The vertical velocity of an object is the speed at which it is moving up or down. At the highest point of a projectile's trajectory, the vertical velocity is zero because the object is not moving up or down at that moment.
To understand why this is, it's helpful to understand the concept of projectile motion. Projectile motion is the motion of an object that is projected into the air and then is subject to the force of gravity. When an object is projected into the air, it initially has both a horizontal velocity (the speed at which it is moving left or right) and a vertical velocity (the speed at which it is moving up or down). As the object travels through the air, the force of gravity acts on it, causing it to accelerate downward. This acceleration results in a decrease in the vertical velocity of the object as it rises, and an increase in the vertical velocity as it falls.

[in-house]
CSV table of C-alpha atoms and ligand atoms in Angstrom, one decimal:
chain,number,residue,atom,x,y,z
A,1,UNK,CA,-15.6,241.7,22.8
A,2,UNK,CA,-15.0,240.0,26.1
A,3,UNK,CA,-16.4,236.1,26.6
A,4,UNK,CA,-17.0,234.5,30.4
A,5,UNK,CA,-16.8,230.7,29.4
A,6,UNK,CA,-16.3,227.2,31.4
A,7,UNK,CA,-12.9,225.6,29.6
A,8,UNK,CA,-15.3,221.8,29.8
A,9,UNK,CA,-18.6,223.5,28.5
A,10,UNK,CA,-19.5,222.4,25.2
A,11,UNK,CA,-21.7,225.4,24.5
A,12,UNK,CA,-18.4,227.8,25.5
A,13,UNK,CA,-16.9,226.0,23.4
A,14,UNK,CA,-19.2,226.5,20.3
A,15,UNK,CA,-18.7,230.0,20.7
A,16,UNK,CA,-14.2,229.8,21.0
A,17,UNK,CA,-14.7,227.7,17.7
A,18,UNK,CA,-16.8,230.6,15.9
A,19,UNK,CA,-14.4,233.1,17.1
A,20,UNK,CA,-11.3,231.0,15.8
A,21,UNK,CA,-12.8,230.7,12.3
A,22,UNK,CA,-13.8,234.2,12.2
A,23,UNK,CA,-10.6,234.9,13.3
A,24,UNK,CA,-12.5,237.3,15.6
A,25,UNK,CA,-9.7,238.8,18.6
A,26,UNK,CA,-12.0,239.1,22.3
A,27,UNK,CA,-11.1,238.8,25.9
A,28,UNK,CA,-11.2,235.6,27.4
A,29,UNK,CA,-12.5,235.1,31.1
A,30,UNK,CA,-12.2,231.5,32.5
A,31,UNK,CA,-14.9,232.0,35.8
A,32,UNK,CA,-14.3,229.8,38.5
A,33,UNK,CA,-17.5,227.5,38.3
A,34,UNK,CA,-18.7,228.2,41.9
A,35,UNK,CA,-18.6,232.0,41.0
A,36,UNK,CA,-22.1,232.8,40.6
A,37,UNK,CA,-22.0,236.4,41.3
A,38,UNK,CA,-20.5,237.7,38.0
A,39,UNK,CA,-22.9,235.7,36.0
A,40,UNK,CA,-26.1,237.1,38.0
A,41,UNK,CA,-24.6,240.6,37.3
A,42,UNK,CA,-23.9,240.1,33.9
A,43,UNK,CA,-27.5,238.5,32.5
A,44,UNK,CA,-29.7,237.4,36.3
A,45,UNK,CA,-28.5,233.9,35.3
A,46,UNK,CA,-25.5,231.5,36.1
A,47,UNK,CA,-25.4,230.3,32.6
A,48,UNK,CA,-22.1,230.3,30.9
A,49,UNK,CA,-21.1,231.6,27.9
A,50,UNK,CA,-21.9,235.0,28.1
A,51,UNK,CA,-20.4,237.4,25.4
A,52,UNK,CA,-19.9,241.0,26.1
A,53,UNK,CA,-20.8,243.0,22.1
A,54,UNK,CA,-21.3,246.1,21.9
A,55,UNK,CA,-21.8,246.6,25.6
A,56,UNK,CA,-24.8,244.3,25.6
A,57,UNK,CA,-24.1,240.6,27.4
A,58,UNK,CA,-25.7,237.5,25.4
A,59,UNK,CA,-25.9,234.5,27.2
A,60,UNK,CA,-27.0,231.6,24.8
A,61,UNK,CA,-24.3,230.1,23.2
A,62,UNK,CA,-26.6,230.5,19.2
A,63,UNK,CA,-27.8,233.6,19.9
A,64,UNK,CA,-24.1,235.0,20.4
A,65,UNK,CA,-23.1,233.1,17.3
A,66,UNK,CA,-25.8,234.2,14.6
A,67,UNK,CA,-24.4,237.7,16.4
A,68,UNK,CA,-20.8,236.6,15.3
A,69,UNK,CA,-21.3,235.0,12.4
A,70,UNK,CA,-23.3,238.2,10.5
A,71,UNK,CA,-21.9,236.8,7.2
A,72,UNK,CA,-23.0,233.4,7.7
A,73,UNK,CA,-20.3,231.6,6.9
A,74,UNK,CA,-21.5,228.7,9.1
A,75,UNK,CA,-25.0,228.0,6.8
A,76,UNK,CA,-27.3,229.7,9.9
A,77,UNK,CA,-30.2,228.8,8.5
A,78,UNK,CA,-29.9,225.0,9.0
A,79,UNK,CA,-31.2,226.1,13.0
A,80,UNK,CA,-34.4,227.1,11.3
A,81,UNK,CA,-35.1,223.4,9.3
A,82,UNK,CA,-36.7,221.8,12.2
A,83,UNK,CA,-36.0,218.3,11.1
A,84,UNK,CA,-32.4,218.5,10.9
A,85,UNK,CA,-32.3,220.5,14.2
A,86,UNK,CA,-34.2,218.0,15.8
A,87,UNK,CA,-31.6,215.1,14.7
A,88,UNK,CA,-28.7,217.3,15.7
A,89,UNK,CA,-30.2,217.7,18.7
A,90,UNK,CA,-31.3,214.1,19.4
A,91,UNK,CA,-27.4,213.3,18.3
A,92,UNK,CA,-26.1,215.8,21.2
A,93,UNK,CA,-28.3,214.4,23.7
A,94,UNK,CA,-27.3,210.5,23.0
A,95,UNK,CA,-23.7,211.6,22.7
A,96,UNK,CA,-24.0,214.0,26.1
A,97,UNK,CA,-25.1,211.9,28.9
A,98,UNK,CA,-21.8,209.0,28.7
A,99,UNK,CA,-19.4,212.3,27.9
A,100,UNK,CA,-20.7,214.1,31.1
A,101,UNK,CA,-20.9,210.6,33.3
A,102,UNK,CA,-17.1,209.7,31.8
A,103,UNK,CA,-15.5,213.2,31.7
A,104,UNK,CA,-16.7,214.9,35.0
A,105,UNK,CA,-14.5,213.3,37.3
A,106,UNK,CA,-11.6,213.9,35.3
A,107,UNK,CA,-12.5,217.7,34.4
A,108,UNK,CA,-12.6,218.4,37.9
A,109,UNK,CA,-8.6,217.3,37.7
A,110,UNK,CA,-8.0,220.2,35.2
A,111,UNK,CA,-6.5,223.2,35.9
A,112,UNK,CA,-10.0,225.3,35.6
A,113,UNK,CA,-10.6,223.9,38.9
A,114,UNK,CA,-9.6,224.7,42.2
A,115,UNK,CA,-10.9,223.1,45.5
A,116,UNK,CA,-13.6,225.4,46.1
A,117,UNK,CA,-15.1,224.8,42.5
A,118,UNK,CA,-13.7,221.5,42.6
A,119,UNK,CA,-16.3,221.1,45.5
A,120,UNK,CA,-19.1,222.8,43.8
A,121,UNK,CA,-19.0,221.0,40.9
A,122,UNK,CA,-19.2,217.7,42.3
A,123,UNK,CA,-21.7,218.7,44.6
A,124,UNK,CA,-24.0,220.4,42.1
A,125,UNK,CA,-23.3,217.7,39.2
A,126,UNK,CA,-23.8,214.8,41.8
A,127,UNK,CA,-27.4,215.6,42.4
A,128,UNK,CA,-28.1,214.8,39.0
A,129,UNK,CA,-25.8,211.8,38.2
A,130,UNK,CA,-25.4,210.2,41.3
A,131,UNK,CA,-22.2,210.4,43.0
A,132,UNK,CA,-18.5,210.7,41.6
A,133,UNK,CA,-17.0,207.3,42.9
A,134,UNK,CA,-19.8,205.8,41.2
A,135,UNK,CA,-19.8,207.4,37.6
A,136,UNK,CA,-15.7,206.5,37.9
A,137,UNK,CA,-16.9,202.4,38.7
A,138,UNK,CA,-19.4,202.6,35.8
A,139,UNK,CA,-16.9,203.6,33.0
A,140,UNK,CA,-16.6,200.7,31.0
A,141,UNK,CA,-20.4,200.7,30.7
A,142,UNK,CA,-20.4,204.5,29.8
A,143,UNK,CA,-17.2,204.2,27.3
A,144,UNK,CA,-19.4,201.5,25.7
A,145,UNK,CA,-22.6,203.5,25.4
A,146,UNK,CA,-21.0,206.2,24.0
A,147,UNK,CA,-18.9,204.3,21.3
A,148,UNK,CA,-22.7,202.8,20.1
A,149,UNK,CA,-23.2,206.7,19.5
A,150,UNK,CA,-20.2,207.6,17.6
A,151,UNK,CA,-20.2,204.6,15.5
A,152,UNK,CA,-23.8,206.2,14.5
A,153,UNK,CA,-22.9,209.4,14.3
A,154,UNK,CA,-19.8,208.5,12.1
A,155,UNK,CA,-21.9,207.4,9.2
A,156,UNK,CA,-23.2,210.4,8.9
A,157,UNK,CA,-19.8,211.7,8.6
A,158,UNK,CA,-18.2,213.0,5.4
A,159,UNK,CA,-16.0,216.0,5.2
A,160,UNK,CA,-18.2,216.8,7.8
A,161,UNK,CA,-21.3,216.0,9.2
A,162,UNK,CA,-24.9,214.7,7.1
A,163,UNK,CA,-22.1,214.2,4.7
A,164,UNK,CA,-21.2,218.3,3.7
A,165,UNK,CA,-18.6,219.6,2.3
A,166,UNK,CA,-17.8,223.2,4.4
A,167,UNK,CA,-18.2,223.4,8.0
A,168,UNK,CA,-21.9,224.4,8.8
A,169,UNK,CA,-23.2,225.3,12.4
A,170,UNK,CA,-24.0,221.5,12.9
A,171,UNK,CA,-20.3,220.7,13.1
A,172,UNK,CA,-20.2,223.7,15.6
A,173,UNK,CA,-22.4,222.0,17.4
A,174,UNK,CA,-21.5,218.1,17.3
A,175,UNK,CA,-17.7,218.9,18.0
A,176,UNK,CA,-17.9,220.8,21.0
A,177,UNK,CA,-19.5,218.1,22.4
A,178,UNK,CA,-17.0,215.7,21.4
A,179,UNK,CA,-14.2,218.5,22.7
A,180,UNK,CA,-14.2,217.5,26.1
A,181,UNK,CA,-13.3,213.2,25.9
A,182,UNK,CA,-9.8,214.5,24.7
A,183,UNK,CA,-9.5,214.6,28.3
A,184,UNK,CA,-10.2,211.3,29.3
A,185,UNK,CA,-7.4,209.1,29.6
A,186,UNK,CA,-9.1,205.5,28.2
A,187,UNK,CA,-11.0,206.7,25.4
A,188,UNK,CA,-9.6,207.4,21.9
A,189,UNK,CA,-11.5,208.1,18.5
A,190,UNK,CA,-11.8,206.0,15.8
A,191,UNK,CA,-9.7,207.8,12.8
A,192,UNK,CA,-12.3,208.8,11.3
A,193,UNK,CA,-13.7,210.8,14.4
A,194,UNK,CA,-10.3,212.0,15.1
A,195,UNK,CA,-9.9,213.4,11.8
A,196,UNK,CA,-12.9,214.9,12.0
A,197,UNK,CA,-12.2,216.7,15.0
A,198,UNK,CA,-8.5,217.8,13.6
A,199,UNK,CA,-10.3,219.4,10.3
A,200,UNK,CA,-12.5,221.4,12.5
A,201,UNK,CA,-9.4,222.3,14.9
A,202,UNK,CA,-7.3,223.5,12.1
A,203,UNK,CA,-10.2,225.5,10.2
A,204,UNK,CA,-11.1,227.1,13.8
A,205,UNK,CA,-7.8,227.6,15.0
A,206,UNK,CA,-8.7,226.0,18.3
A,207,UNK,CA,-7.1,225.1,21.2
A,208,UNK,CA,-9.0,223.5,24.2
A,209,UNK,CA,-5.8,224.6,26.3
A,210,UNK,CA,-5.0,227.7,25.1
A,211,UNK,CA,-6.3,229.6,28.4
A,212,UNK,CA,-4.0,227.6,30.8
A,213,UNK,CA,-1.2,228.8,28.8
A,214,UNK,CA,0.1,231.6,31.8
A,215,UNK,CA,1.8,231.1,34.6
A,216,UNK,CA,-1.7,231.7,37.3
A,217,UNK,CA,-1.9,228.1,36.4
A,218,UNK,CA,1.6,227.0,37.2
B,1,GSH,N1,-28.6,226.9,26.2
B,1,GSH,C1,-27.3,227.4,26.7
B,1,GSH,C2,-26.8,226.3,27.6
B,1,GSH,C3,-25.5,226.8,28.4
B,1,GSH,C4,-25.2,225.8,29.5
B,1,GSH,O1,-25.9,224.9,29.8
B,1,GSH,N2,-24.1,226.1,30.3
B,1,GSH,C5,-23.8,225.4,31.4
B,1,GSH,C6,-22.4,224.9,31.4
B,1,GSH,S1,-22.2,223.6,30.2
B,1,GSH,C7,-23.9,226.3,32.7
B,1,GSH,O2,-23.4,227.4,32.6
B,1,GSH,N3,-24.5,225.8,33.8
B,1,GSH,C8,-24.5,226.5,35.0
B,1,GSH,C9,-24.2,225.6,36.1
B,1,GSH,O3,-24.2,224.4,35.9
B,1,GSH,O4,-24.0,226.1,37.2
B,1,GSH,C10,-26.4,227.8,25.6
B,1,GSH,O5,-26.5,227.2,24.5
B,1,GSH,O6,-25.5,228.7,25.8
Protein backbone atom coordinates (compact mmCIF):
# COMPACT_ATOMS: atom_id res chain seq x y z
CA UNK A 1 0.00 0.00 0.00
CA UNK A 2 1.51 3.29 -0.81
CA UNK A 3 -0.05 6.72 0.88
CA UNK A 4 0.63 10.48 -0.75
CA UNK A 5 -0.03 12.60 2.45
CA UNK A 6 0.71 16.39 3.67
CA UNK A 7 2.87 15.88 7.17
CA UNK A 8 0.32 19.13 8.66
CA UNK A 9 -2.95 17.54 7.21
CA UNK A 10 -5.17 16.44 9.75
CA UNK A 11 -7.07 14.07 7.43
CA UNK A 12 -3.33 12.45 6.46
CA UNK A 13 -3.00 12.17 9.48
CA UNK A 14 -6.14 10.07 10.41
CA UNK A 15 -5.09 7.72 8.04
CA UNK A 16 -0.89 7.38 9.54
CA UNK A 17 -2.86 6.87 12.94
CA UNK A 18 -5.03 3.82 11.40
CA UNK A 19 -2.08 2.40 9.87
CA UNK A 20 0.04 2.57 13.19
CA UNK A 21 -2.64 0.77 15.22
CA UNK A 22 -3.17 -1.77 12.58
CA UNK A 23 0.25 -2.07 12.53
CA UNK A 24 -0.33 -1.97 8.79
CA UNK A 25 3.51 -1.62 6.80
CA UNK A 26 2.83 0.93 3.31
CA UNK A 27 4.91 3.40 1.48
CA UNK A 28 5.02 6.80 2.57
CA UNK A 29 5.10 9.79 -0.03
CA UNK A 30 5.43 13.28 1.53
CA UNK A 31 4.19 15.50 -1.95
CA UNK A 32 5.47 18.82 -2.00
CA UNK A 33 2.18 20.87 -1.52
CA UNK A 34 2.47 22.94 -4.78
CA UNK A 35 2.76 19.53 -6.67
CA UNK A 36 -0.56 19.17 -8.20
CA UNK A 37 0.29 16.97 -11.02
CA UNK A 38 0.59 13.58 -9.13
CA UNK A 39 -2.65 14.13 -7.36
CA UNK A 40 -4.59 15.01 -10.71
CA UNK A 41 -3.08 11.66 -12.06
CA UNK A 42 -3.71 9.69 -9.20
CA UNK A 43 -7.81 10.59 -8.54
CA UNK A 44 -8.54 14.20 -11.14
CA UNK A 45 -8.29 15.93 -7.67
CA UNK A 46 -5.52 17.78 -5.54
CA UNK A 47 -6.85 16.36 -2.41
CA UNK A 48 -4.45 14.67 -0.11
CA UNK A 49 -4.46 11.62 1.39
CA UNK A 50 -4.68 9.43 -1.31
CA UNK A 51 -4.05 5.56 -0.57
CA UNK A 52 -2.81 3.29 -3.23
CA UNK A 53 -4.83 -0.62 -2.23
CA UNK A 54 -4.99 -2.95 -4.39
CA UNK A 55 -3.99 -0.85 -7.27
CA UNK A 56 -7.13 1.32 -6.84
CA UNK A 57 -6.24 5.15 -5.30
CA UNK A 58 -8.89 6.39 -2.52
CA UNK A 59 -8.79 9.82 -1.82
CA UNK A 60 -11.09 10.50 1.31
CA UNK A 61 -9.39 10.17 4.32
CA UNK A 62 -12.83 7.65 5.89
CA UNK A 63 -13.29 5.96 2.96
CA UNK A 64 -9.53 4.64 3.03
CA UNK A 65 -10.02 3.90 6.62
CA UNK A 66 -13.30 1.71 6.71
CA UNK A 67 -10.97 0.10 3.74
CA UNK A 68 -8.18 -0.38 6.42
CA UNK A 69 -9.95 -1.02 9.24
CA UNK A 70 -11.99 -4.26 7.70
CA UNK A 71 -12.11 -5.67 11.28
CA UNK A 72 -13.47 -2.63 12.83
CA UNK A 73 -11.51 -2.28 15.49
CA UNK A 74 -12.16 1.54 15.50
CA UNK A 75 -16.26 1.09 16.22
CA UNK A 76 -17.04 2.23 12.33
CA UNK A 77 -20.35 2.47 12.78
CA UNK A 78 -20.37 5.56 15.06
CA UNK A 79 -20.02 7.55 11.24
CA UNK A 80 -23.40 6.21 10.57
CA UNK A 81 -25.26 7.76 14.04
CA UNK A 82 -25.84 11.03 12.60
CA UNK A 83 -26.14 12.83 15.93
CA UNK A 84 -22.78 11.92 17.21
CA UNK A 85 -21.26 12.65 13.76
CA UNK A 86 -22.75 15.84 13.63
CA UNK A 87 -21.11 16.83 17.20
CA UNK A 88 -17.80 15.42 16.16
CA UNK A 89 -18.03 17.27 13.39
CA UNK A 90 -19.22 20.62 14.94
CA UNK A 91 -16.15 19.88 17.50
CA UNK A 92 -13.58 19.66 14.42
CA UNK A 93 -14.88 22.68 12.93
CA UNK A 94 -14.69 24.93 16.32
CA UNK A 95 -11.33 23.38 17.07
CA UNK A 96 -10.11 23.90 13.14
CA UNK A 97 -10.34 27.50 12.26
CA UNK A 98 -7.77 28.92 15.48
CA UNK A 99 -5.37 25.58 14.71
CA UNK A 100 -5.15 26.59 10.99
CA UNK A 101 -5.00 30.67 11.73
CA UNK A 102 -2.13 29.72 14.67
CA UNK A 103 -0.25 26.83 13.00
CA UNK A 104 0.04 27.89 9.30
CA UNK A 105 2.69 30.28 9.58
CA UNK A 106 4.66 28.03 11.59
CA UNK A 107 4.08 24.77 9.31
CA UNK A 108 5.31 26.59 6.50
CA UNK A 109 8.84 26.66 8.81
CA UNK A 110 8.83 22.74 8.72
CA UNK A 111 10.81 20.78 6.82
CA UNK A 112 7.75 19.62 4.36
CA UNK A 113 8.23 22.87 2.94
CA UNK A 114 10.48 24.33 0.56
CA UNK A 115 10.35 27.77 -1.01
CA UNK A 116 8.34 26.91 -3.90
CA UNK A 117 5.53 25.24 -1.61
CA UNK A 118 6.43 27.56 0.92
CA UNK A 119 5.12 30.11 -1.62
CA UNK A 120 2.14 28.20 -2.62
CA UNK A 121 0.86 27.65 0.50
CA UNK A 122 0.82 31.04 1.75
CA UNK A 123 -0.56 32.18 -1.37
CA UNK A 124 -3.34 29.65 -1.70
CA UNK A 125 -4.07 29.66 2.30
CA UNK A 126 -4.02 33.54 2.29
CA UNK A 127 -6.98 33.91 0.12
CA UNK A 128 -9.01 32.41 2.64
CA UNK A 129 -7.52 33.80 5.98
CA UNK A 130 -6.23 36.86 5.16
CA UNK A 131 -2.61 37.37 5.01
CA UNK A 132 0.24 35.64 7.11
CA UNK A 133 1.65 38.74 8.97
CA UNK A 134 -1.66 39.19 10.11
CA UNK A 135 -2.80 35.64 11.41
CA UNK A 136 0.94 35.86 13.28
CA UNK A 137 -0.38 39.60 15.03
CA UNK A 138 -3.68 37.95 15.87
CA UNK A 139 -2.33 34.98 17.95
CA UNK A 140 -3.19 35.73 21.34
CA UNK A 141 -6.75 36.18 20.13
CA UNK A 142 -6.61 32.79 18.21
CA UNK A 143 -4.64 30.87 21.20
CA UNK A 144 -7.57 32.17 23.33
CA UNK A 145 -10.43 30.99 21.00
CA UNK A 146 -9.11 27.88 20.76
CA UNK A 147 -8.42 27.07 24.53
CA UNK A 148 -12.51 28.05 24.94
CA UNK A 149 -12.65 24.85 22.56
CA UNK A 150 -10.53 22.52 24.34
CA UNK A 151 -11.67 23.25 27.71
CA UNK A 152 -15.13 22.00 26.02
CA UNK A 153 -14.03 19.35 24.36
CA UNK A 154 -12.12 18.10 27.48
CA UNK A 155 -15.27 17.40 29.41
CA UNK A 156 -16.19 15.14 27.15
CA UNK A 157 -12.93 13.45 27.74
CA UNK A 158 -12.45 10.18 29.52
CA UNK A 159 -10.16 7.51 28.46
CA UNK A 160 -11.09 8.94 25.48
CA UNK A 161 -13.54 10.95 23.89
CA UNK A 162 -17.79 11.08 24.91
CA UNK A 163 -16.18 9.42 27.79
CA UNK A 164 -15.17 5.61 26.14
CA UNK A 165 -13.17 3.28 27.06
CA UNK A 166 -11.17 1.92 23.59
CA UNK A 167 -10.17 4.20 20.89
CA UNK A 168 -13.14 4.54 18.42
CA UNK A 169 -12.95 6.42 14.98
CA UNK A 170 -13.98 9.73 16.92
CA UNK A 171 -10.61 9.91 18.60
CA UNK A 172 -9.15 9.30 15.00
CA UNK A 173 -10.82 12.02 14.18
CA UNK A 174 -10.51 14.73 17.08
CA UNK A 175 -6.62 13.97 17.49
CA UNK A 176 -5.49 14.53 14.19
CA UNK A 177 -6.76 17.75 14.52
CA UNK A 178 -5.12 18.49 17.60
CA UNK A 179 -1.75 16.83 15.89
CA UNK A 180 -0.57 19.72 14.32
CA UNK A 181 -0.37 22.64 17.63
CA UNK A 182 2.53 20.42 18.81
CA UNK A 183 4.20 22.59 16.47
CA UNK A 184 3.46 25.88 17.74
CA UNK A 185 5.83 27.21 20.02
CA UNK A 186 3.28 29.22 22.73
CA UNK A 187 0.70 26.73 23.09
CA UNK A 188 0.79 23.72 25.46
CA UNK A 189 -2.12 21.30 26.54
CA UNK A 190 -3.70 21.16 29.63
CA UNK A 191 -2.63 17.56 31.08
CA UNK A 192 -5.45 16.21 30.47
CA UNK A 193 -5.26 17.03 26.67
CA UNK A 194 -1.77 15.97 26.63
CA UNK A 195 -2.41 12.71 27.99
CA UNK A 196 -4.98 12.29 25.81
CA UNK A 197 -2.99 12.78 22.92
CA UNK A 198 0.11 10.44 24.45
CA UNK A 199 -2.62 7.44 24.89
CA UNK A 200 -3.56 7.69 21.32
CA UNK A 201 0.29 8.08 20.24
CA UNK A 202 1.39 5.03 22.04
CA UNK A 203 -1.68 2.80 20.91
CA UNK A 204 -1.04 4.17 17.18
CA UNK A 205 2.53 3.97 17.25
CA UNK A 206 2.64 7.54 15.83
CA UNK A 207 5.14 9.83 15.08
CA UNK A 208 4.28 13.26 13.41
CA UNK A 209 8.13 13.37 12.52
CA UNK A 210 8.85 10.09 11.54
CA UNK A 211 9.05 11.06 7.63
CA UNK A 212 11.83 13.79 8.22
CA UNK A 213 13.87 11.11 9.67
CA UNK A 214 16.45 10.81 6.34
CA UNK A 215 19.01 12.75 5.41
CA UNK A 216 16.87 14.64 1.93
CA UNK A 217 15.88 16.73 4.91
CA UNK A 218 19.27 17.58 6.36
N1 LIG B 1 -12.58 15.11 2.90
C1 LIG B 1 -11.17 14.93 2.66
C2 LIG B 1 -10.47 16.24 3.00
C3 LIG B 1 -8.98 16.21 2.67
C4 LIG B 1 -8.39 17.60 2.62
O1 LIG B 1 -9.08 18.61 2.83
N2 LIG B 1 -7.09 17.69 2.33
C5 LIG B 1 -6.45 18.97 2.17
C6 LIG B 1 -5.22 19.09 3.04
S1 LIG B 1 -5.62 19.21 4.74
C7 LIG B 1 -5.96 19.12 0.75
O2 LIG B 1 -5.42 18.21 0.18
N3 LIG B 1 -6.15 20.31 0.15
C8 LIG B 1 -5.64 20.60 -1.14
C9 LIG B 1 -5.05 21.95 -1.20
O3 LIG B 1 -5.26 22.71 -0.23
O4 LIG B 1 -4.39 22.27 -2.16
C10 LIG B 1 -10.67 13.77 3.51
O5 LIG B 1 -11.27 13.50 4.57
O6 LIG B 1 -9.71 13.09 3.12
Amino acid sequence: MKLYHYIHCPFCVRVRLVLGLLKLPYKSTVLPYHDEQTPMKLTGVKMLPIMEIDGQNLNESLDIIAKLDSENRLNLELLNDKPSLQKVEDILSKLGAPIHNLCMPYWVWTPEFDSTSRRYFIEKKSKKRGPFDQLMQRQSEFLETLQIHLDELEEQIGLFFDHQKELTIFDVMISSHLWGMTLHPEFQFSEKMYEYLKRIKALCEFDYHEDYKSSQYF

At the highest point of the projectile's trajectory, the vertical velocity is zero because the object is momentarily at rest with respect to its upward or downward motion. At this point, the object is moving horizontally at a constant speed, but it is not moving vertically. As the object begins to fall back down, the vertical velocity will become negative, indicating that it is moving downward.